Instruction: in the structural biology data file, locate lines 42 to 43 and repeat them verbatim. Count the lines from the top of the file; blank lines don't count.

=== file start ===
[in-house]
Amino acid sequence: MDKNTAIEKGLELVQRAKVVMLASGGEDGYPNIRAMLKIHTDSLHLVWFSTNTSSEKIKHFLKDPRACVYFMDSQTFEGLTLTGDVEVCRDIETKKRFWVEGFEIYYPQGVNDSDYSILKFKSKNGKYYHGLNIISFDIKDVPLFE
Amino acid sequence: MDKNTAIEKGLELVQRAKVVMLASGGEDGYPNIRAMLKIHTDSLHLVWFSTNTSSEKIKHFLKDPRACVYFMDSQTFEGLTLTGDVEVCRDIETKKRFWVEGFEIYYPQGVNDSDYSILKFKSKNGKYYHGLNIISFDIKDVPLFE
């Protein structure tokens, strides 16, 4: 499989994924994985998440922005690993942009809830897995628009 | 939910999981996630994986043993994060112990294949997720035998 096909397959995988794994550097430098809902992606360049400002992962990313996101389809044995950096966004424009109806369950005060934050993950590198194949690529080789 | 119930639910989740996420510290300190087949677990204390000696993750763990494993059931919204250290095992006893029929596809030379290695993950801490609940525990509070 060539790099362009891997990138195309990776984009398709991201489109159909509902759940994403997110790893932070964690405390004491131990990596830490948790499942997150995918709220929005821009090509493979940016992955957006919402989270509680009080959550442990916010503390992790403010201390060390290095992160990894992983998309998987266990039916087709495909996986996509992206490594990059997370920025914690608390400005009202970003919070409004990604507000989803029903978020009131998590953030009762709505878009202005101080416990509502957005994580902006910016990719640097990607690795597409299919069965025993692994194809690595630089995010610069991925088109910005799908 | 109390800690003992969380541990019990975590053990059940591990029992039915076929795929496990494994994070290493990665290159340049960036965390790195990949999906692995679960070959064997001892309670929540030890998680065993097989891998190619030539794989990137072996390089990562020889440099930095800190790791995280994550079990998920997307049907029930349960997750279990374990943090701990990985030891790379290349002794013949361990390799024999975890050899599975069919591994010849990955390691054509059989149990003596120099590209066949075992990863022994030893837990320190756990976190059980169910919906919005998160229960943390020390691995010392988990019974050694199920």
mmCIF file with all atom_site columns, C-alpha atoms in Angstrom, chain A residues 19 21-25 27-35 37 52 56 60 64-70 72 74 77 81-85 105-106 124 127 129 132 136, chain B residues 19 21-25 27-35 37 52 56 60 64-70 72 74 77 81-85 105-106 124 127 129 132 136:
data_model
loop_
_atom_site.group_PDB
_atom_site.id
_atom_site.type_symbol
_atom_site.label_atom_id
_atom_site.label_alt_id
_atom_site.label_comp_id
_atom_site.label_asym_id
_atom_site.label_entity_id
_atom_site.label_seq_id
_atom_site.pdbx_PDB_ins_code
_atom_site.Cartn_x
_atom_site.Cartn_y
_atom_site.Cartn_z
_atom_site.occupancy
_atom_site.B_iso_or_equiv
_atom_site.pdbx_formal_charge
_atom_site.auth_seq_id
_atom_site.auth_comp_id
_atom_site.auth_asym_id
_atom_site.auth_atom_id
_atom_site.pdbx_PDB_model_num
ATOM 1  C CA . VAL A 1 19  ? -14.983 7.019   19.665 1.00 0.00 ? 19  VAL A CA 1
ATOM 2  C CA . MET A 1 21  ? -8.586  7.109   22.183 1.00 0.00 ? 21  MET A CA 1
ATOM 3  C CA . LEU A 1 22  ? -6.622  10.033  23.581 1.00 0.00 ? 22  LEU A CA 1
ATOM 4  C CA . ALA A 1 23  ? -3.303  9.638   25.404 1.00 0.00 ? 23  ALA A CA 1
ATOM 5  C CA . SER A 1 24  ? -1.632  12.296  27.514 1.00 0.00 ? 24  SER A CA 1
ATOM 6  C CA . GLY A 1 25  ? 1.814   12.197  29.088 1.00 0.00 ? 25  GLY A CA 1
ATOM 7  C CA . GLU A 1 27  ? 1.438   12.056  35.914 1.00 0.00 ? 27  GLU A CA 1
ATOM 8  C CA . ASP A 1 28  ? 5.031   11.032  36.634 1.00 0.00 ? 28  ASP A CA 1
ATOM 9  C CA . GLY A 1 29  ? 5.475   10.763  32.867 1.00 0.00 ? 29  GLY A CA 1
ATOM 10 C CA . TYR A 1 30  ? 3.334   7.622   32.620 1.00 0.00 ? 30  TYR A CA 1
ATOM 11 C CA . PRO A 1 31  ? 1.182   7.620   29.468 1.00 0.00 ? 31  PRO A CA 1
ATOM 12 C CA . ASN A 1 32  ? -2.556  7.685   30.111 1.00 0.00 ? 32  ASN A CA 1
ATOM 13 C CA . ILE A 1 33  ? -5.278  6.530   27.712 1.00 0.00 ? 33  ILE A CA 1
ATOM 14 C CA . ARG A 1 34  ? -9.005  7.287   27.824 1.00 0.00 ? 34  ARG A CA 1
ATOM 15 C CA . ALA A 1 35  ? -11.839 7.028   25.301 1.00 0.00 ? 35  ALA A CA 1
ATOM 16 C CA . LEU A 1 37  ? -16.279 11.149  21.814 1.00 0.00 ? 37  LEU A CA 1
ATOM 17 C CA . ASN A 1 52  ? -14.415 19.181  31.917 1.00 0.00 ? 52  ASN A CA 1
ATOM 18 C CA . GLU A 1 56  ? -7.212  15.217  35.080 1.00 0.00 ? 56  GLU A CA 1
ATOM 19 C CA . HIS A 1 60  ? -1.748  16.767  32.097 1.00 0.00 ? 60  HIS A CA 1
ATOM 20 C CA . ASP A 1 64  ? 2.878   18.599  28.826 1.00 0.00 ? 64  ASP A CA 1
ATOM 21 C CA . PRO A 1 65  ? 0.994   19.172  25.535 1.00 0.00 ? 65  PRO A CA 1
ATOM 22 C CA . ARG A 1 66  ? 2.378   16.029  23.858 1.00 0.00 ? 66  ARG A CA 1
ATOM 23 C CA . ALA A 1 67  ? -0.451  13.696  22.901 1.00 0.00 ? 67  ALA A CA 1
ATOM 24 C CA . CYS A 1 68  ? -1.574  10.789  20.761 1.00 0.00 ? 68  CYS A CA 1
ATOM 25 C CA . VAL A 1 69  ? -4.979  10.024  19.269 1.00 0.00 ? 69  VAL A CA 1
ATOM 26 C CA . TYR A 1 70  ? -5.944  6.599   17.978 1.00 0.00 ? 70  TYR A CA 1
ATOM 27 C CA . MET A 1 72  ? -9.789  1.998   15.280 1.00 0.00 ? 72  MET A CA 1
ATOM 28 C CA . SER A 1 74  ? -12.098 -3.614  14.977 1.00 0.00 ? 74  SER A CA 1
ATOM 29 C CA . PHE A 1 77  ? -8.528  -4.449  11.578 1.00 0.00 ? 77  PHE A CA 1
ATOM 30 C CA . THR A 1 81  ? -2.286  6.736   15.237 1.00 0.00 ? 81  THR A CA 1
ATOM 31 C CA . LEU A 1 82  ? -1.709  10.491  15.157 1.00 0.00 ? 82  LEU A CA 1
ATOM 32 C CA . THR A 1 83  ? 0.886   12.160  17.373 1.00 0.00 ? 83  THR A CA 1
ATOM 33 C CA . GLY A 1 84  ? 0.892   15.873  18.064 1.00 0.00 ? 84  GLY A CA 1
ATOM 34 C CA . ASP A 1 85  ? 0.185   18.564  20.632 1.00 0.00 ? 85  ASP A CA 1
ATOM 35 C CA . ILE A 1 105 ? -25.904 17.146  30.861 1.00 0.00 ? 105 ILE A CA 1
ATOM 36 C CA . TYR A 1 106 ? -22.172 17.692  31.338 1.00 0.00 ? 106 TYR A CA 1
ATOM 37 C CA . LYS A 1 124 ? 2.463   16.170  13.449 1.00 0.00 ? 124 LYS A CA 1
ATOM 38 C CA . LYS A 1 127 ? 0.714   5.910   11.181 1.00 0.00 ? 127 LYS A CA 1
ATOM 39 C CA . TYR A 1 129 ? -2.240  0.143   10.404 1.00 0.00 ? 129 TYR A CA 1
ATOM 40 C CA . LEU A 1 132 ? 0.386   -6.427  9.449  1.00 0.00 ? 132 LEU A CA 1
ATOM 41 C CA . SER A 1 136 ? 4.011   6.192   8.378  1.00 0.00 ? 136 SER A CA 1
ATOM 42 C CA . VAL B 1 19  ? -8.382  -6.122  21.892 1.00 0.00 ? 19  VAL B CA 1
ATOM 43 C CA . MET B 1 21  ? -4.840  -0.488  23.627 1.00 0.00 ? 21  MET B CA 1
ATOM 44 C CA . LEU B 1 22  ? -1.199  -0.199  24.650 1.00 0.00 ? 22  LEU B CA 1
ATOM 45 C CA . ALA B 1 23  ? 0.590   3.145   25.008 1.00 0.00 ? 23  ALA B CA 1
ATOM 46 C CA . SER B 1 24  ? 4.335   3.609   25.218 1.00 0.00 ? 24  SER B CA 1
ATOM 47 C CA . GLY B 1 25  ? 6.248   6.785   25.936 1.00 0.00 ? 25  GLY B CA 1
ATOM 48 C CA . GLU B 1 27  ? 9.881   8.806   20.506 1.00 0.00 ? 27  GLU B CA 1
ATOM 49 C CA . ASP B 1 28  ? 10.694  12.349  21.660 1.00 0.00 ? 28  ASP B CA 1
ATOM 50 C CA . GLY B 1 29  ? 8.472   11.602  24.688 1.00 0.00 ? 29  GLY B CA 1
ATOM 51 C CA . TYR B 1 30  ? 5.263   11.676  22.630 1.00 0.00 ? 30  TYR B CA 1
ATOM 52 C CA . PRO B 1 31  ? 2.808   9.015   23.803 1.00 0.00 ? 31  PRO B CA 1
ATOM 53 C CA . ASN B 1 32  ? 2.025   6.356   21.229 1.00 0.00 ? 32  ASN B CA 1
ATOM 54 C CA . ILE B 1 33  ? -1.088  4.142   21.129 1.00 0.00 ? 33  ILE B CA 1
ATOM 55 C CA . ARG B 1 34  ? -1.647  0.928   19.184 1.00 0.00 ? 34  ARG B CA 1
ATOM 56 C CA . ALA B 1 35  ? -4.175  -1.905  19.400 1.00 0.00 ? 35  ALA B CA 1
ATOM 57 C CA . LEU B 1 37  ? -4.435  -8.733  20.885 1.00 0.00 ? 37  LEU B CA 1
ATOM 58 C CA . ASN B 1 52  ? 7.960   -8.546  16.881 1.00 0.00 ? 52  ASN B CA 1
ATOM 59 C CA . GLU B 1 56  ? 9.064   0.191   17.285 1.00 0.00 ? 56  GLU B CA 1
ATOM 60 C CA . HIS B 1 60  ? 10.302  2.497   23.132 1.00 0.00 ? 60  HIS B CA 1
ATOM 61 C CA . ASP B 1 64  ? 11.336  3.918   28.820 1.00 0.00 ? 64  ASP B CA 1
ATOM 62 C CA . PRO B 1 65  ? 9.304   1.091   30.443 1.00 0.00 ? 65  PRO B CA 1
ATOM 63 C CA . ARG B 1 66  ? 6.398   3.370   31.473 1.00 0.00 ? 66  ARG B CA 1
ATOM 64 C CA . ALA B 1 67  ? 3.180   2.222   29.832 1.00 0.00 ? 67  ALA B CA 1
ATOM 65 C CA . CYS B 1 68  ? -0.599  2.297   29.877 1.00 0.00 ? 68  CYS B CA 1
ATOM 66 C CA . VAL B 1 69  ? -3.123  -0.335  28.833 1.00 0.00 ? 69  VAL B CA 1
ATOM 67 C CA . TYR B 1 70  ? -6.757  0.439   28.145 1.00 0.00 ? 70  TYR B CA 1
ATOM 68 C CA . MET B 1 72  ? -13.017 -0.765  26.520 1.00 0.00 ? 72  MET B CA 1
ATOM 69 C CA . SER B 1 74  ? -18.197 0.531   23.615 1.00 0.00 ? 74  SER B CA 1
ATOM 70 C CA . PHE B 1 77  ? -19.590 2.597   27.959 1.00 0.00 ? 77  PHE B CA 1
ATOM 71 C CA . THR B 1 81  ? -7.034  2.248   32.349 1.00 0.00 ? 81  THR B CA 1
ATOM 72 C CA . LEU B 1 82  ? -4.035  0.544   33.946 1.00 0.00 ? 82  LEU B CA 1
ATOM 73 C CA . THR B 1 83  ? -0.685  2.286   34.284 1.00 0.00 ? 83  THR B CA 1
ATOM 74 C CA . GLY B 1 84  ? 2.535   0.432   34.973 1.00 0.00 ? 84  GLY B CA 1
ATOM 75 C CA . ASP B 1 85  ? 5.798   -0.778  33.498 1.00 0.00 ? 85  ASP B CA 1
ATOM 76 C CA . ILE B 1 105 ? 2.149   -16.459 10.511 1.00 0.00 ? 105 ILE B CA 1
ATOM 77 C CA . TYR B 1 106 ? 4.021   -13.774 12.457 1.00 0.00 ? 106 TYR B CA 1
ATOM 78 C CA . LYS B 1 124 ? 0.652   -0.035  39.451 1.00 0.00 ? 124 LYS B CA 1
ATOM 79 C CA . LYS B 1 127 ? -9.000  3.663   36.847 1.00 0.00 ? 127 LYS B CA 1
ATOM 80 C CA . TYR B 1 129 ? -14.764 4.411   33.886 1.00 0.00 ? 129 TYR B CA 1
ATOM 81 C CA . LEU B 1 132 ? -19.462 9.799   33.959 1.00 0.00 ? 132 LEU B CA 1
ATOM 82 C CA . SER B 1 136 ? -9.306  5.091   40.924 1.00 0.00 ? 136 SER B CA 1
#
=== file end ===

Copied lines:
ATOM 14 C CA . ARG A 1 34  ? -9.005  7.287   27.824 1.00 0.00 ? 34  ARG A CA 1
ATOM 15 C CA . ALA A 1 35  ? -11.839 7.028   25.301 1.00 0.00 ? 35  ALA A CA 1